Wednesday, July 8, 2009

"De Uiver" - Dutch Nostalgia: A Visit to Lelystad Aviodrome

Last weekend we popped over to Lelystad to visit the Aviodrome, which is a theme park or museum centred on Dutch aviation.
On Saturday and Sunday there was a special event: a recreation of the London - Melbourne Fly-In, which occurred back in 1934 to celebrate the centennial of the city of Melbourne.
It was a 19,877 kilomoeter race, sponsored by Sir MacPherson Roberts who wanted to demonstrate that a regular air service between Europe and Australia was viable.
Time magazine described the race as "the greatest air race in aviation history" and KLM's "Uiver" plane was to be made famous by this remarkable event, one of 20 entrants to compete from Australia, U.S., Britain, Denmark, New Zealand and the Netherlands.

All planes had to stop over in Bagdad, Allahabad, Singapore, Darwin and Charleville before finishing in Melbourne, though there were also optional stop offs available to the teams. A total prize of 15,000 pounds was put up for the winners in two classes; the team to make it in the fastest time to Melbourne, and a handicap race where the team making the fewest flying hours to the finish would be counted as the winners. There was one other rule, which stated that a team could not win both categories.
From 6.30a.m. on 20 October 1934, a hopeful competitor took to the skies every 45 seconds from the Royal Air Force Mildenhall Aerodrome in Suffolk, England, starting their long flight to Australia.

The Dutch entry was a Douglas DC-2, the largest of the competing planes and the only one to carry passengers too, in a bid from KLM to prove a regular twice weekly service was feasible. The Captain, Koene-Dirk Parmentier, and First Officer, Johannes Moll, were regulars on the Dutch East Indies route so familiar with a large part of the flight route.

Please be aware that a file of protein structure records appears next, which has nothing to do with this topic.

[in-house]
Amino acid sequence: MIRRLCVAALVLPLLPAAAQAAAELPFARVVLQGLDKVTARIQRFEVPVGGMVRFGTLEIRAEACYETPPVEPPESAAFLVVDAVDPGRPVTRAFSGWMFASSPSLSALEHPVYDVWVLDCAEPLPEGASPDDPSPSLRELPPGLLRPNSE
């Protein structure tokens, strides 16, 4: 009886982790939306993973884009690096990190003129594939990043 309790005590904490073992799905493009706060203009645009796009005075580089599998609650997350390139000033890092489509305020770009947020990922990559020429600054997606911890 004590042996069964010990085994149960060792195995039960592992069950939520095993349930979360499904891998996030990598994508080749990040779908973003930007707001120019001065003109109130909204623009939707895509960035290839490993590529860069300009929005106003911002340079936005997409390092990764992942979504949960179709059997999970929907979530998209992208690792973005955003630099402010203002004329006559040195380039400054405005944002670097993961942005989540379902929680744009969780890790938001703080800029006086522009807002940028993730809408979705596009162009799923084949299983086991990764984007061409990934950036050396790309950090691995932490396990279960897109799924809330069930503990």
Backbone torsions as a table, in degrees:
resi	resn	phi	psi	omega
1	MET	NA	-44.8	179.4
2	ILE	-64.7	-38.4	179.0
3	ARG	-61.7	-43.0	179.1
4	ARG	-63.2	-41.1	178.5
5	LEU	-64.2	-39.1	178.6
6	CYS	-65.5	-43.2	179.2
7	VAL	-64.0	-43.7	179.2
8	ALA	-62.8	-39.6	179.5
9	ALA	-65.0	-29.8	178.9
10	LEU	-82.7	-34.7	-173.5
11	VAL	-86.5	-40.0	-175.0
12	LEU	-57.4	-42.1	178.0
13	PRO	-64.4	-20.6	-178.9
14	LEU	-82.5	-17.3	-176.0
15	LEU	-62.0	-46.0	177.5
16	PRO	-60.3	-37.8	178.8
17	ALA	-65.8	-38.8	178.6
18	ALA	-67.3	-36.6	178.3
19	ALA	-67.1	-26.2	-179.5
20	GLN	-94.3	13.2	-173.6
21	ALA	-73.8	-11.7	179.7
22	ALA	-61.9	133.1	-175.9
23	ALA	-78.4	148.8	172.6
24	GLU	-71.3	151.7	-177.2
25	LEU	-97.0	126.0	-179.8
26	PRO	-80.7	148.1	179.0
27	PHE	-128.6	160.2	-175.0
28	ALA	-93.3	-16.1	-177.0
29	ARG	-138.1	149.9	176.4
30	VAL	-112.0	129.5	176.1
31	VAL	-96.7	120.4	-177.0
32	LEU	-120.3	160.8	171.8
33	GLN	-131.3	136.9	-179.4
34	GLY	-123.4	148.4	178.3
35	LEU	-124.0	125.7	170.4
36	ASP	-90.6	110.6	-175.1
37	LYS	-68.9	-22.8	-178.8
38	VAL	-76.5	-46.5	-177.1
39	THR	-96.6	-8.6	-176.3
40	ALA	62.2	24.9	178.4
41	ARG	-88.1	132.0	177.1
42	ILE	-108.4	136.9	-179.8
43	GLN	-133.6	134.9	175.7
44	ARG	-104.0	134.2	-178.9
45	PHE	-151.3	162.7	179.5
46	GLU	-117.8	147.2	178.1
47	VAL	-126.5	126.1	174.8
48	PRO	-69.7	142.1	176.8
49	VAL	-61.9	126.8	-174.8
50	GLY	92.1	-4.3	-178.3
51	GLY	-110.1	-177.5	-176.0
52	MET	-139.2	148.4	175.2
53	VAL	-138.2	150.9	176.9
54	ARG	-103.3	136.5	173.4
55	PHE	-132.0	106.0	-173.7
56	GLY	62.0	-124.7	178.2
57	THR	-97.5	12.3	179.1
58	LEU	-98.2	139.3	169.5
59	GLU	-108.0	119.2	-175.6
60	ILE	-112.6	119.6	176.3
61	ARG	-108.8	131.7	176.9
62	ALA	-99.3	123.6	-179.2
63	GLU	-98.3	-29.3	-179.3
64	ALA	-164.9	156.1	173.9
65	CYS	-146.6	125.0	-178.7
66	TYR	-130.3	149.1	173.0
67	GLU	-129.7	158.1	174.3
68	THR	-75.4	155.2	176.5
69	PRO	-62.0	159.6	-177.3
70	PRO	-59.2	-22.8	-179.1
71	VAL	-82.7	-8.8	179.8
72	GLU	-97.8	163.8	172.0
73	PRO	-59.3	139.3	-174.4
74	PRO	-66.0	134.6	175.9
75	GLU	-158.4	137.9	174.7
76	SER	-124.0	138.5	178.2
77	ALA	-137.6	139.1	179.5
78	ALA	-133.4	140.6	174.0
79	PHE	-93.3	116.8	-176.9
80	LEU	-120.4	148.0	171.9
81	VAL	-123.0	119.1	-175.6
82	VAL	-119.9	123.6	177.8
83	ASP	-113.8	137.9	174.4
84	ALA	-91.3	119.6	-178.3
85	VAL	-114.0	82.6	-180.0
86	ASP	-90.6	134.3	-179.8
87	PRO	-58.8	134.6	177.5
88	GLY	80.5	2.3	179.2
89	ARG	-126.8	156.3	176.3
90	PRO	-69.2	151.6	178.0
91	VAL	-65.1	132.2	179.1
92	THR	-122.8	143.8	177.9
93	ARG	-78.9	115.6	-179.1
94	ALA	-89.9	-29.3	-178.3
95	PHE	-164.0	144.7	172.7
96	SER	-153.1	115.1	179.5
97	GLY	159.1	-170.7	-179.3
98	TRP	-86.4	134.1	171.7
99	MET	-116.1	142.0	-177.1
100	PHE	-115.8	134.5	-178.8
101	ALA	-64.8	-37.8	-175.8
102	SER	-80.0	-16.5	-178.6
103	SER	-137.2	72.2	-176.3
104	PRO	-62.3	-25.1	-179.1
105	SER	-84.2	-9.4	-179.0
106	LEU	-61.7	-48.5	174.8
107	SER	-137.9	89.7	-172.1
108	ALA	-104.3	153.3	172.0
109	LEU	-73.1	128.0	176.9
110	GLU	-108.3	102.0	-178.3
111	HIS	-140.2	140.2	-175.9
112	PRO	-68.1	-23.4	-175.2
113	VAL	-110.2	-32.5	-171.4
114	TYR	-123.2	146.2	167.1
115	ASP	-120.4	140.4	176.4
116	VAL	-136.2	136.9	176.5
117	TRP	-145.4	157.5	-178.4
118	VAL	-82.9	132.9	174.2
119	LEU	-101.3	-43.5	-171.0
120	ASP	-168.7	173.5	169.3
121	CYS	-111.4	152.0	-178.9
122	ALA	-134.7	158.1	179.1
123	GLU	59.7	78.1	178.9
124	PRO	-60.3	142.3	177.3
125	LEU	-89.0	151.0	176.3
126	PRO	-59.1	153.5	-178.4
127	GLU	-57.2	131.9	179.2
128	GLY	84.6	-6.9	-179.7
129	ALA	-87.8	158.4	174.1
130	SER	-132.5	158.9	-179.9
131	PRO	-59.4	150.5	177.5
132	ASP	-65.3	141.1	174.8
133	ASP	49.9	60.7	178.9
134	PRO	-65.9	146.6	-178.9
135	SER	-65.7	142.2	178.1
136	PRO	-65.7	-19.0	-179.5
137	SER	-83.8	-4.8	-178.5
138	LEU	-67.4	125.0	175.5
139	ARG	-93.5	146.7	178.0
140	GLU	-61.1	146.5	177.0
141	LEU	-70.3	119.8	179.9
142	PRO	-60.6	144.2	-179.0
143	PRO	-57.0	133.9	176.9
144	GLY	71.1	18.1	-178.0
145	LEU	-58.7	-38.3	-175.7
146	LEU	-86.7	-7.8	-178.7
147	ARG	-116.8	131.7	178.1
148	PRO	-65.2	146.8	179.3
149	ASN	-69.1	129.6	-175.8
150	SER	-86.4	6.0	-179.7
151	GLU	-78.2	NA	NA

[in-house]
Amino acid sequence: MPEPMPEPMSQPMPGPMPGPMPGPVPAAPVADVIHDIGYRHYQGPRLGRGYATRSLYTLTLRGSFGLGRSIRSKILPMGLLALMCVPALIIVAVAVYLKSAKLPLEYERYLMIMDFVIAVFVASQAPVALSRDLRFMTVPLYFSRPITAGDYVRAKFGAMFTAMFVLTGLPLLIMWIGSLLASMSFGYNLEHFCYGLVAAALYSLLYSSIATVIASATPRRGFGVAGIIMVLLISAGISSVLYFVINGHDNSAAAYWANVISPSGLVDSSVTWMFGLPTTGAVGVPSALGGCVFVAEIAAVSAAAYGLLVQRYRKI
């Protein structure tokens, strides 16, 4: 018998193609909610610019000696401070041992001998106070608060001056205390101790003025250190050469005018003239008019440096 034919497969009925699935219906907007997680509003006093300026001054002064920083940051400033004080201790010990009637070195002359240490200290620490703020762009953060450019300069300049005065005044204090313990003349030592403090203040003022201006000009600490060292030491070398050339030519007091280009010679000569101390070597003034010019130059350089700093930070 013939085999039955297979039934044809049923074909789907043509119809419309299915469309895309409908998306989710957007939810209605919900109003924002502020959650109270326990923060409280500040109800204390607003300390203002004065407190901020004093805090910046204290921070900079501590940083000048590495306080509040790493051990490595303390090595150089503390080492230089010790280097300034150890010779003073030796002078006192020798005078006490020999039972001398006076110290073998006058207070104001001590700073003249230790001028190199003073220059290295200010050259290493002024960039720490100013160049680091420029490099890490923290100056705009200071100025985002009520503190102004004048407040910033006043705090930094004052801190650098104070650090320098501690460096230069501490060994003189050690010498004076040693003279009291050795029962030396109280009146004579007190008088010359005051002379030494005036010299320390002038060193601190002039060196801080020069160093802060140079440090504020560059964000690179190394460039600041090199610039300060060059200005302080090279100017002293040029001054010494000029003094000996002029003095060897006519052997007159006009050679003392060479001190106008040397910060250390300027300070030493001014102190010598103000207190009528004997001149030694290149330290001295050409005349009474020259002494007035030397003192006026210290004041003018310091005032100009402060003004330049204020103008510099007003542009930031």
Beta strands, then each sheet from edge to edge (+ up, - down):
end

However, this did not mean the journey was without mishap. The Uiver had to make an emergency landing in the last stage of the race between Charleville and Melbourne when bad weather hit and the plane lost its course. Local residents were asked to use their car headlights to illuminate a make-shift runway at a nearby race track - originally designed for horses rather than a DC-2!

The Uiver eventually finished second in both sections of the race, but as a result of the rule limiting a team to winning one category only, the Dutch were awarded the first prize for the handicap race, and second for speed. The plane and crew headed back to Schiphol on 1 November 1934, arriving back on Dutch soil twenty days later to a jubilant crowd.

However, the jubilation was short-lived. On 20 December the plane set off on an extra Christmas post run to Batavia. Wim Beekman was reluctant to take off in bad weather in Cairo, but was told he would be fired if he stayed on the ground. The plane crashed in Rutbah Wells in Iraq and all 7 aboard perished. Scandal ensued, with the investigation never revealing the true cause of the crash though modifications to the model were made as a result.

KLM's most famous plane flew for three months only, but it was enough to take its place in aviation history. Enough so that in 1999, a DC-2 was made in to an Uiver replica for a semi-permanent exhibition at Lelystad; the plane I saw last weekend.
In 2007, after volunteers worked hard on the place, the Uiver was again made sky worthy. However, we were not fortunate enough to see the plane in action due to technical difficulties but we did still witness a slice of Dutch history: a re-enactment of the Uiver landing on Dutch soil, greeted by a happy crowd and the crew reunited with their families after months away from home. It was brilliantly done and a great insight into "De Vliegender Hollander" of the 1930's.
A real experience for an expat in the Netherlands!

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